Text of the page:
1-Prince of Thorns - Lawrence, KB. 2-King of Thorns - Lawrence, KB. Sleeping Beauty - Mark Lawrence. Red Sister (Book of the Ancestor #1) by Mark Lawrence #[email protected] best_audiobooks Red Sister - Mark KB. Like Show likes. Mark Lawrence is married with four children, one of whom is severely disabled. His day job is as a research scientist focused on various rather intractable.

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They came against her as a child. Now they face the woman. The ice is advancing, the Corridor narrowing, and the empire is under siege from. Apr 19, Download Holy Sister by Mark Lawrence PDF, EPUB, site, Audiobooks Online. 4 ABR- Mark Lawrence -Book of the Ancestor Holy Sister. Read {PDF Epub} Download Grey Sister by Mark Lawrence from the story Range by liontopulos52 with 14 reads. report, charge, thousand. Simple Way to Read.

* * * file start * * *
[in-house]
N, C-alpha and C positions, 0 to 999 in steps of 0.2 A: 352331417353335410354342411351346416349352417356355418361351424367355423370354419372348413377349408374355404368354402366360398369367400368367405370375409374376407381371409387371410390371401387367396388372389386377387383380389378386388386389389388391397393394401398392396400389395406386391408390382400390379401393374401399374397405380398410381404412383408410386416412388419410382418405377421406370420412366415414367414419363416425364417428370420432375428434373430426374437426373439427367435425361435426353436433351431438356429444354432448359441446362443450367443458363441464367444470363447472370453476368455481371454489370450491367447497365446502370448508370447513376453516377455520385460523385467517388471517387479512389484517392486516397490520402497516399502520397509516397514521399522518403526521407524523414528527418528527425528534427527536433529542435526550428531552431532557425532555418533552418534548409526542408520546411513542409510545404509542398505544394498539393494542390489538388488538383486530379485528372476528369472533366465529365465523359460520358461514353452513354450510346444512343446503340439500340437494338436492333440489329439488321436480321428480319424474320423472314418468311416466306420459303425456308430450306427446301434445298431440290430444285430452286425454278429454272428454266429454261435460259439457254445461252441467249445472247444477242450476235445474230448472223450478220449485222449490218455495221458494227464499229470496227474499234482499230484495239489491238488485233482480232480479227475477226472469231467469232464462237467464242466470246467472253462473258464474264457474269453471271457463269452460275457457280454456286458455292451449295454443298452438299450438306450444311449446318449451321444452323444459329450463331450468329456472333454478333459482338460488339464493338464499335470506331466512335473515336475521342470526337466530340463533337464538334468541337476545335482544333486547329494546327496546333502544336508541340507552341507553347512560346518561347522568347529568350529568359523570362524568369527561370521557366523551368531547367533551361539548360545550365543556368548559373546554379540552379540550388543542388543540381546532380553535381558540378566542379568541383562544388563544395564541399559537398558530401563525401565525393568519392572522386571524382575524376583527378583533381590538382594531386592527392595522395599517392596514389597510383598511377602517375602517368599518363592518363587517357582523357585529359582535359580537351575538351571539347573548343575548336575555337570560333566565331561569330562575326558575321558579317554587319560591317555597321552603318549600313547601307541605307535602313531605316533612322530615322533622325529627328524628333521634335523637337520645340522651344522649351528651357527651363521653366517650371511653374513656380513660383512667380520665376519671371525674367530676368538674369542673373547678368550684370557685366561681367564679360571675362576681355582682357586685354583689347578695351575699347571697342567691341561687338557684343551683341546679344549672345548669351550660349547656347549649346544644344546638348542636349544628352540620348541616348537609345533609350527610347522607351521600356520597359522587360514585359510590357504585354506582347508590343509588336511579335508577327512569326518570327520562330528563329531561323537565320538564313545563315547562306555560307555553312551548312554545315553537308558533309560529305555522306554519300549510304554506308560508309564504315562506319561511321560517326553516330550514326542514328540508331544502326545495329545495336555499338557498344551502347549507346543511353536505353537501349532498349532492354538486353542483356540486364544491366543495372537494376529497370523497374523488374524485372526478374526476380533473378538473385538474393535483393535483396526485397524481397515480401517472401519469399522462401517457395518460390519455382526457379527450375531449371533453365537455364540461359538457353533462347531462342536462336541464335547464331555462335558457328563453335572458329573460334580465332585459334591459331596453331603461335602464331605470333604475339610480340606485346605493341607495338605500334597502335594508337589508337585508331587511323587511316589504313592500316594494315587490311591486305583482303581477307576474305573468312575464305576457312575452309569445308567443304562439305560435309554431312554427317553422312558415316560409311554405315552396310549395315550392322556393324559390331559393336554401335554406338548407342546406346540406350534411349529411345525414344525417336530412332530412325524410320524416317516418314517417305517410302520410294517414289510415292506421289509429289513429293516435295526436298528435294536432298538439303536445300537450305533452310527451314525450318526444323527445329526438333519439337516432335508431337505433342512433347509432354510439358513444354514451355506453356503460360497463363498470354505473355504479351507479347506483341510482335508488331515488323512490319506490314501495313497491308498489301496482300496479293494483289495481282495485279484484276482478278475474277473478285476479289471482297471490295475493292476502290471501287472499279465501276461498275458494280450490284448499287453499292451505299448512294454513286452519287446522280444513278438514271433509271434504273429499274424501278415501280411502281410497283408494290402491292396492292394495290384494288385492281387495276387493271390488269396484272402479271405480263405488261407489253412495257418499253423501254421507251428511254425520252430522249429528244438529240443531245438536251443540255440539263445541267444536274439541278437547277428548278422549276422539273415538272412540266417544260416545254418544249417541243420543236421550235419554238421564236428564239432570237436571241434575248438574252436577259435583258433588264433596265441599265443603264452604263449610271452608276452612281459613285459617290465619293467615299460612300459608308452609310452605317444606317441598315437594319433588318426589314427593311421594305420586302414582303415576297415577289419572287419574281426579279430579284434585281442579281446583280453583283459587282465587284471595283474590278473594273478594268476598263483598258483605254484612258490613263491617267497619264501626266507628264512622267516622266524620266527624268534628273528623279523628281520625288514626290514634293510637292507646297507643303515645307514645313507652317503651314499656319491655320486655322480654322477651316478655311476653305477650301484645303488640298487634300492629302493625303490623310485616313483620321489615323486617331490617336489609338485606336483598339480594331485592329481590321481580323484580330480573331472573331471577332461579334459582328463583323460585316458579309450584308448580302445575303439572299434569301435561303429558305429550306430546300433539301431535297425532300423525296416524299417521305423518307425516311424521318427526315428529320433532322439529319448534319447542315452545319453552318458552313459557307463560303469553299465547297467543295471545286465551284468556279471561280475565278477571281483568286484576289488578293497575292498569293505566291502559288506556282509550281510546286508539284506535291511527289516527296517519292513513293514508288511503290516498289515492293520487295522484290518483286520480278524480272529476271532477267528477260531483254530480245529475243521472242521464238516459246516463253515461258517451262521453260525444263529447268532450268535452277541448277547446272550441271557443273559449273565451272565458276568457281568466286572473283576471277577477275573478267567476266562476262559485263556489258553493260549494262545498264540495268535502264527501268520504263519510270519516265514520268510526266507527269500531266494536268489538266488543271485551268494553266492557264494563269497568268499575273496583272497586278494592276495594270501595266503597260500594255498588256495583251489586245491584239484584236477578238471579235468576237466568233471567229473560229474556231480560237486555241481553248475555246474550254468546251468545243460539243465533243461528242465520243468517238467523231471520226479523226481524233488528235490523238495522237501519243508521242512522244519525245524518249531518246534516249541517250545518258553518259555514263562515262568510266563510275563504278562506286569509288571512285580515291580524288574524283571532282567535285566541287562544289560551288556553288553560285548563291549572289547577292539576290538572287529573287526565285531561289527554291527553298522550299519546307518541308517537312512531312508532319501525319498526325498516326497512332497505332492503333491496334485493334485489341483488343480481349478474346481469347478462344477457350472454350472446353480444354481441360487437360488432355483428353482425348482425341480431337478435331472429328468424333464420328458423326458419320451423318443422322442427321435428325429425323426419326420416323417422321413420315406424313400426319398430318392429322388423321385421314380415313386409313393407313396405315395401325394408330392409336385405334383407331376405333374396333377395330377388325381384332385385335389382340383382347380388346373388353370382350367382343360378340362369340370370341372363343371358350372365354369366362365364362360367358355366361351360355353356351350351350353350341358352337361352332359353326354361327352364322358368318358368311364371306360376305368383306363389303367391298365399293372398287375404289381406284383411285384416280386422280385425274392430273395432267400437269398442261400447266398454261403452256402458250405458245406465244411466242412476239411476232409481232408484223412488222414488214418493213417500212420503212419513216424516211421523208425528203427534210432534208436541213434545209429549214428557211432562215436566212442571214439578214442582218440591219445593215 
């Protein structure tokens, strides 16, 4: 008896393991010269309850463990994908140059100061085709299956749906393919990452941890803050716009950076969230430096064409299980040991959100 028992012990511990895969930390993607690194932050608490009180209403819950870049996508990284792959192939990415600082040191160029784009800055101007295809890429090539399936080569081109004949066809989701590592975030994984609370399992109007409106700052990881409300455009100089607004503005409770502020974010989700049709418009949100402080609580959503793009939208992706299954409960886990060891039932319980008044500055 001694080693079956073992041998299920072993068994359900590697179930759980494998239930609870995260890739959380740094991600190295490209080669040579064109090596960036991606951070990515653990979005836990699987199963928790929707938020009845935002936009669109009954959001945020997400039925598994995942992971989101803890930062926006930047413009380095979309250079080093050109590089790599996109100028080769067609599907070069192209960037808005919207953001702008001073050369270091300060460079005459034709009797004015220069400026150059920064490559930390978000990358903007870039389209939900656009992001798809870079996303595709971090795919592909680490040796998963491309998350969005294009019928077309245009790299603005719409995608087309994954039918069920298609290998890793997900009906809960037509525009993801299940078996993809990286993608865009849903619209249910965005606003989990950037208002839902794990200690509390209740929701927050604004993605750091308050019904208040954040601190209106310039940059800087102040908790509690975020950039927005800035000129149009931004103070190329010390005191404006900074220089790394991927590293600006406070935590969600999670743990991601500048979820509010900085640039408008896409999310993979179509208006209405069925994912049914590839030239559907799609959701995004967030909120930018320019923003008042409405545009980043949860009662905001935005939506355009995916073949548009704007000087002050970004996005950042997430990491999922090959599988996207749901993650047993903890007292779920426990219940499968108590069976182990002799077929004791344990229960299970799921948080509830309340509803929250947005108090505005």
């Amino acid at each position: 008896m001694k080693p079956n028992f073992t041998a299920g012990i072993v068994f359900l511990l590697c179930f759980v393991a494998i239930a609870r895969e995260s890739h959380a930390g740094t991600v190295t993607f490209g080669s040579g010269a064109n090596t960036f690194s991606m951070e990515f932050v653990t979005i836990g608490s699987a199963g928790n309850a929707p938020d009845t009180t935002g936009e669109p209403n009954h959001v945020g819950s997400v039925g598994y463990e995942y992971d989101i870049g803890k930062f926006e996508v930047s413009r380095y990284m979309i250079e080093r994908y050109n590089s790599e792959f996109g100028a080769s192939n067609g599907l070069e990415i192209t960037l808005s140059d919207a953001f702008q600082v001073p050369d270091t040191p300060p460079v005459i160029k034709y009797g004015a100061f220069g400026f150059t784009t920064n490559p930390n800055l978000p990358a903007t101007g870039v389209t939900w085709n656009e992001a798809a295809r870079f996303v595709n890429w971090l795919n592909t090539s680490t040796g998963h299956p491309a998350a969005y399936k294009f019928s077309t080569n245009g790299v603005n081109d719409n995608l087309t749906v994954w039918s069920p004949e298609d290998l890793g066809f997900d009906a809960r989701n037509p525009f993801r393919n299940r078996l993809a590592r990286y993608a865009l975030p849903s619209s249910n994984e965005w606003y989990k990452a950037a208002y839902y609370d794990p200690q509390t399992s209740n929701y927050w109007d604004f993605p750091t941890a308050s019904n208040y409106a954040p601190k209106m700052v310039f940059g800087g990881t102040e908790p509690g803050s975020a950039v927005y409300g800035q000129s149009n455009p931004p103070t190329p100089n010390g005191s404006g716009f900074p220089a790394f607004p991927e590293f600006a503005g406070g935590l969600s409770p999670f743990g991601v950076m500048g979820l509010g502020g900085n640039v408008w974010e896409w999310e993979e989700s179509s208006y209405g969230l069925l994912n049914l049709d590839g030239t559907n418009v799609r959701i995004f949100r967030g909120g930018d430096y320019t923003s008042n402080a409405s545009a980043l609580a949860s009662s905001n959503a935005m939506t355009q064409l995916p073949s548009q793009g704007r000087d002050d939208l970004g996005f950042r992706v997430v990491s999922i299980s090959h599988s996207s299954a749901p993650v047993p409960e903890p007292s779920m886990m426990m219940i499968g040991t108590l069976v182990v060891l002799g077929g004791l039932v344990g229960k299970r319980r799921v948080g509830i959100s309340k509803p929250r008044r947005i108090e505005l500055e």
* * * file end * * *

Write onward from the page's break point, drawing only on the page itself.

Sweeter than her elder sister, sharper than her younger sister. Even then I wanted her, even with her murderous brother held back by just an inch of oak and with my chances for escape evaporating by the moment. I ran to the largest window and tore the shutters open. I didn't stop to reply but vaulted down into the bushes, which were thankfully the fragrant rather than thorny variety.

Dropping into a thorn bush can lead to no end of grief. Landing is always important. I do a lot of falling and it's not how you start that matters so much as how you finish. In this instance, I finished concertinaed, heels to arse, chin to knees, half an azalea bush up my nose and all the air driven from my lungs, but with no bones broken.